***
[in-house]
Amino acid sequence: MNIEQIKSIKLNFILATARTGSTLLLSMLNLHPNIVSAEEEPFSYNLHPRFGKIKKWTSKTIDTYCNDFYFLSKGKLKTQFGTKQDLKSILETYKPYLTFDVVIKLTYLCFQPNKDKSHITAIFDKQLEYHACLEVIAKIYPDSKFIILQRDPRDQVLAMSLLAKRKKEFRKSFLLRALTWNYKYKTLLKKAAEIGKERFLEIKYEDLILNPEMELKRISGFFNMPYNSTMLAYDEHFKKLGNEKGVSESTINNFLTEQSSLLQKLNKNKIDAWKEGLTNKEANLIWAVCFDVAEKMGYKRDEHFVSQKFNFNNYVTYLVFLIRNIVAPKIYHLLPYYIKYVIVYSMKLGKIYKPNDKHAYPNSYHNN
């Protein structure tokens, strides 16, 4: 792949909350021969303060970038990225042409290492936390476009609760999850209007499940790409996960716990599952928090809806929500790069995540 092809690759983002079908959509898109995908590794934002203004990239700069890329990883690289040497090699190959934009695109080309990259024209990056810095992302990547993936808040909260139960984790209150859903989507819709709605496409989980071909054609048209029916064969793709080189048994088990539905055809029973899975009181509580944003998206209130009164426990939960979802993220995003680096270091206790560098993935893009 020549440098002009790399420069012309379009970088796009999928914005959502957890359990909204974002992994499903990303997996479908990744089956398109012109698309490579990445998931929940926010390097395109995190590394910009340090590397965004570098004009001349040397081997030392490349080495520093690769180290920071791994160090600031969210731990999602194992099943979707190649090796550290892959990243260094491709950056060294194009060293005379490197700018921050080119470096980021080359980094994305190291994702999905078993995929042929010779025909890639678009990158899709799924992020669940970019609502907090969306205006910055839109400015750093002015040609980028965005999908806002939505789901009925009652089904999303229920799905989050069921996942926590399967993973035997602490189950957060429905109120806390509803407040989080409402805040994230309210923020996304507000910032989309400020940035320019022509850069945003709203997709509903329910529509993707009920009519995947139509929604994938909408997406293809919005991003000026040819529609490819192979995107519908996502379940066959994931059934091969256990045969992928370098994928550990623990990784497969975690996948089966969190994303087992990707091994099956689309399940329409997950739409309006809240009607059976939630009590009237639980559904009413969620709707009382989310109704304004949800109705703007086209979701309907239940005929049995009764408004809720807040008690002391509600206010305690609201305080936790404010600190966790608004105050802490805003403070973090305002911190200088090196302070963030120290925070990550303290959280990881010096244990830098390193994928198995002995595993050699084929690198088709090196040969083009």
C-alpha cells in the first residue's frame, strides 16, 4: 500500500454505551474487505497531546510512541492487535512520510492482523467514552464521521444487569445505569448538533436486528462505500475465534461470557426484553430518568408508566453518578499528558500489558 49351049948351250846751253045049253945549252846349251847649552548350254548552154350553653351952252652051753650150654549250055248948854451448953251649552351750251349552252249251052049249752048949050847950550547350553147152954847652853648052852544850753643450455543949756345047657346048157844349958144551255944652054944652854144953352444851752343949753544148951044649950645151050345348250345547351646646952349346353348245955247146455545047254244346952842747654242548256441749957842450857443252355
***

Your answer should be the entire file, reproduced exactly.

[in-house]
Amino acid sequence: MNIEQIKSIKLNFILATARTGSTLLLSMLNLHPNIVSAEEEPFSYNLHPRFGKIKKWTSKTIDTYCNDFYFLSKGKLKTQFGTKQDLKSILETYKPYLTFDVVIKLTYLCFQPNKDKSHITAIFDKQLEYHACLEVIAKIYPDSKFIILQRDPRDQVLAMSLLAKRKKEFRKSFLLRALTWNYKYKTLLKKAAEIGKERFLEIKYEDLILNPEMELKRISGFFNMPYNSTMLAYDEHFKKLGNEKGVSESTINNFLTEQSSLLQKLNKNKIDAWKEGLTNKEANLIWAVCFDVAEKMGYKRDEHFVSQKFNFNNYVTYLVFLIRNIVAPKIYHLLPYYIKYVIVYSMKLGKIYKPNDKHAYPNSYHNN
């Protein structure tokens, strides 16, 4: 792949909350021969303060970038990225042409290492936390476009609760999850209007499940790409996960716990599952928090809806929500790069995540 092809690759983002079908959509898109995908590794934002203004990239700069890329990883690289040497090699190959934009695109080309990259024209990056810095992302990547993936808040909260139960984790209150859903989507819709709605496409989980071909054609048209029916064969793709080189048994088990539905055809029973899975009181509580944003998206209130009164426990939960979802993220995003680096270091206790560098993935893009 020549440098002009790399420069012309379009970088796009999928914005959502957890359990909204974002992994499903990303997996479908990744089956398109012109698309490579990445998931929940926010390097395109995190590394910009340090590397965004570098004009001349040397081997030392490349080495520093690769180290920071791994160090600031969210731990999602194992099943979707190649090796550290892959990243260094491709950056060294194009060293005379490197700018921050080119470096980021080359980094994305190291994702999905078993995929042929010779025909890639678009990158899709799924992020669940970019609502907090969306205006910055839109400015750093002015040609980028965005999908806002939505789901009925009652089904999303229920799905989050069921996942926590399967993973035997602490189950957060429905109120806390509803407040989080409402805040994230309210923020996304507000910032989309400020940035320019022509850069945003709203997709509903329910529509993707009920009519995947139509929604994938909408997406293809919005991003000026040819529609490819192979995107519908996502379940066959994931059934091969256990045969992928370098994928550990623990990784497969975690996948089966969190994303087992990707091994099956689309399940329409997950739409309006809240009607059976939630009590009237639980559904009413969620709707009382989310109704304004949800109705703007086209979701309907239940005929049995009764408004809720807040008690002391509600206010305690609201305080936790404010600190966790608004105050802490805003403070973090305002911190200088090196302070963030120290925070990550303290959280990881010096244990830098390193994928198995002995595993050699084929690198088709090196040969083009």
C-alpha cells in the first residue's frame, strides 16, 4: 500500500454505551474487505497531546510512541492487535512520510492482523467514552464521521444487569445505569448538533436486528462505500475465534461470557426484553430518568408508566453518578499528558500489558 49351049948351250846751253045049253945549252846349251847649552548350254548552154350553653351952252652051753650150654549250055248948854451448953251649552351750251349552252249251052049249752048949050847950550547350553147152954847652853648052852544850753643450455543949756345047657346048157844349958144551255944652054944652854144953352444851752343949753544148951044649950645151050345348250345547351646646952349346353348245955247146455545047254244346952842747654242548256441749957842450857443252355